With a mission to equip 1 million talents with digital skills and jobs within the next 5 years, Edtech hub Ingressive for Good is famous for their drive in sustaining the human capital of tech talents, industry professionals, and entrepreneurs. Similar organisations are leading the African voice to a global stage through capacity building.

In the same vein, AfriLabs, a leading network organization of over 300 tech hubs across 50 African countries, is providing youth with an opportunity to acquire digital skills, business support and funding as well as physical co-working spaces for beneficiaries to work independently. Such innovation models have been observed to attract youth within academic and creative institutions, digital nomads, freelancers and entrepreneurs.

Main Gaps in ICT4D

One major gap hindering rapid advancements among ICT-driven youth is gender inequality. This has not only led to deepening biases but has boosted cultural barriers and societal constructs against women in tech settings and resulted in much lower participation of women in ICT upskilling compared to men. According to Built In, women make up a smaller portion of tech popularity in comparison to men, with women taking up only about 14% lead in software engineering and 25% of computer science-related roles. In Africa, only 30% of tech professionals are women. This data emphasizes the need to increase women participation in ICT but encourage their interest in digital upskilling from a young age.

Other major challenges include lack of connectivity, high poverty levels, myths, and inadequate learning infrastructure. One way to improve youth contribution to building a prosperous society is to make access to ICT opportunities and digital devices, affordable.

Promoting ICT4D at the Grassroots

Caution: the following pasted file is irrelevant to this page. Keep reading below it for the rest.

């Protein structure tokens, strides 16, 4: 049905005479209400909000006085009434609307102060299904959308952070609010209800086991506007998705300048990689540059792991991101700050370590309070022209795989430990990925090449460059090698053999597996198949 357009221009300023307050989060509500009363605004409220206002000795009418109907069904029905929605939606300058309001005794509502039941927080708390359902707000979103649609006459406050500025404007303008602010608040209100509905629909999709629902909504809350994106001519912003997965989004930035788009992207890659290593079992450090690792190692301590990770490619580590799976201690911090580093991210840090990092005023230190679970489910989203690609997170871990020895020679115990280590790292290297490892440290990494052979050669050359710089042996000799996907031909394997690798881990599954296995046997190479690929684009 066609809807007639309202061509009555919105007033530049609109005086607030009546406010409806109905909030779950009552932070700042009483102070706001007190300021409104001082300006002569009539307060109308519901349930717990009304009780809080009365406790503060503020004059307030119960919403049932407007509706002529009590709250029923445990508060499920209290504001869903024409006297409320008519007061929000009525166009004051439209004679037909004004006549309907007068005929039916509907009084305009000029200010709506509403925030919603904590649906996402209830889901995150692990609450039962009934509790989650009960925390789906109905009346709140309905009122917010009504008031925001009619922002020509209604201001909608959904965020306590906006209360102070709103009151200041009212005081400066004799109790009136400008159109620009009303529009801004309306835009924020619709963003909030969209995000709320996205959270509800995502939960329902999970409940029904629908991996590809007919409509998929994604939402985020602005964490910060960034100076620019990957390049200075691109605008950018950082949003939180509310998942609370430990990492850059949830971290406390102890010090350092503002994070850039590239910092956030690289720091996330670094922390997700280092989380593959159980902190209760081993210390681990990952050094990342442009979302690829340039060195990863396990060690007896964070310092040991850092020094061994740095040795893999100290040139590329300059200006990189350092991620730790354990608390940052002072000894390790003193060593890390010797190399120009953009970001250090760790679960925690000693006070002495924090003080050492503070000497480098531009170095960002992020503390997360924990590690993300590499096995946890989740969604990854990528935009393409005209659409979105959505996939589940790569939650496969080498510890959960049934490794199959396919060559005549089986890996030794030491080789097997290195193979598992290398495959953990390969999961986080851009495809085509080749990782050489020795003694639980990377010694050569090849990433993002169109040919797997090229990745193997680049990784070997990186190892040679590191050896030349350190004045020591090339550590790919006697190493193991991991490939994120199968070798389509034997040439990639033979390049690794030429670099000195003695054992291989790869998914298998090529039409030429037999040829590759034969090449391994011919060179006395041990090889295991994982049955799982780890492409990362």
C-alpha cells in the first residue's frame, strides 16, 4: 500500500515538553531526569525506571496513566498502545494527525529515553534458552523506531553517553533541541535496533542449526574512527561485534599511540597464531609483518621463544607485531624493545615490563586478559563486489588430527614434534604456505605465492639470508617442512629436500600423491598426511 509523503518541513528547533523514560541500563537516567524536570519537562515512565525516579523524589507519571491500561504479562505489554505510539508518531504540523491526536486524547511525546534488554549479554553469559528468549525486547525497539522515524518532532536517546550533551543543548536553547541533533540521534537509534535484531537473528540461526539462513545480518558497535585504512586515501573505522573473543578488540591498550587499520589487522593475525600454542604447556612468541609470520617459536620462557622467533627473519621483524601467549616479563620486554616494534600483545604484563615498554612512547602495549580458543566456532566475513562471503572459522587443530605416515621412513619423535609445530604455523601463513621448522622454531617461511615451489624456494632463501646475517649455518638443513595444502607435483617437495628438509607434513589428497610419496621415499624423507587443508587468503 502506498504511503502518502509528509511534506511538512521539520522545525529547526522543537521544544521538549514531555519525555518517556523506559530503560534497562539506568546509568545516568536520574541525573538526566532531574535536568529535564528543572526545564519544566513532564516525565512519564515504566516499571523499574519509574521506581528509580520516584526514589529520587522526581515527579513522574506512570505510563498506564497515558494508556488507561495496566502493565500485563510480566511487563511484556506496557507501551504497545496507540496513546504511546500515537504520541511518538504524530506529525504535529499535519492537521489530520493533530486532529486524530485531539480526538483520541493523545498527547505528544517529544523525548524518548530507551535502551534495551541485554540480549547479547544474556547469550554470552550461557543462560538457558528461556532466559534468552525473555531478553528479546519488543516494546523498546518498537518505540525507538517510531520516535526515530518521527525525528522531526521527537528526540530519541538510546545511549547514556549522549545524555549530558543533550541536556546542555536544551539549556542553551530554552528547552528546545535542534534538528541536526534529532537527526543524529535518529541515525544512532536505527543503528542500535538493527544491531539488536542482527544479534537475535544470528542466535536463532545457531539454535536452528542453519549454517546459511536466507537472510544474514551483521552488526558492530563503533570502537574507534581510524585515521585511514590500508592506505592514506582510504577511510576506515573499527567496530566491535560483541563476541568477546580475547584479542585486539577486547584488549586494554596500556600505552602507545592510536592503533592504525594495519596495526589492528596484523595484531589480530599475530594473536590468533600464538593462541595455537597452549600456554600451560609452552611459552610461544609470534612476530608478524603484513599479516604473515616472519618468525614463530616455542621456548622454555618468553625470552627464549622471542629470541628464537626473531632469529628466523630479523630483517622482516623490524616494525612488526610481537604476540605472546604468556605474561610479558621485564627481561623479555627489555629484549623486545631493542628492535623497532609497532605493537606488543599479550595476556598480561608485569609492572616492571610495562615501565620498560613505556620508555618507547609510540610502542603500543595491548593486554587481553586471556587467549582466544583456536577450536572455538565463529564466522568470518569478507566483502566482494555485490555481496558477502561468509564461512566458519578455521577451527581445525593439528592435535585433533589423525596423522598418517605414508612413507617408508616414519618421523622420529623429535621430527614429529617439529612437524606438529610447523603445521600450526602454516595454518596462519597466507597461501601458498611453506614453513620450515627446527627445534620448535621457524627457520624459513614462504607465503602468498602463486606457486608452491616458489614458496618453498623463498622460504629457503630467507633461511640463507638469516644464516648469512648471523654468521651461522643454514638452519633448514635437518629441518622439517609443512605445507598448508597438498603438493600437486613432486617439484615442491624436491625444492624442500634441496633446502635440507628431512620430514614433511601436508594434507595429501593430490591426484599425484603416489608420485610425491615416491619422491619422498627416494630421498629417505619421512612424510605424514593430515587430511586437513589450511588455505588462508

An important way to tackle underlying gaps and strengthen youth participation in ICT is by catching talents young. Sensitizing young minds right from their early days is more important to promoting ICT-led development now than it was years ago.

While we agonize perceptions that tech skills are better suited for males and advanced degree holders, today we can introduce ICT in primary and secondary levels, where girls can equally acquire future-of-work skills and cultivate interest in STEM careers from an early age. Other countries in Africa can adopt Kenya’s DigiSchool programme, a good example of how ICT can be introduced at an early stage. The DigiSchool programme was rolled out by the Kenyan government in 2016 to deliver over 12,000 free digital learning devices to public primary schools pre-loaded with interactive content for digital learning. Another commendable example is Theirworld’s Skills for Their Futureprogramme held in several countries including Tanzania and Kenya, which provides digital literacy, coding and entrepreneurship education to young female secondary school students.

In conclusion, according to the 2030 Skills Scorecard, over half of the world’s young people may not have the skills necessary for ICT-based employment by 2030.  What this implies is that the rapid rate of technological advancement will require urgent action to strengthen skills and capacity building of youth now more than ever. As a continent with a large proportion of youth, implementing ICT at school level will help prepare the next generation of entrepreneurs, academics and innovators and ensure they are not left behind in the current wave of ICT for development.



Kenstonia Edende

University of Lagos graduate in Accounting and member of SocialGood Lagos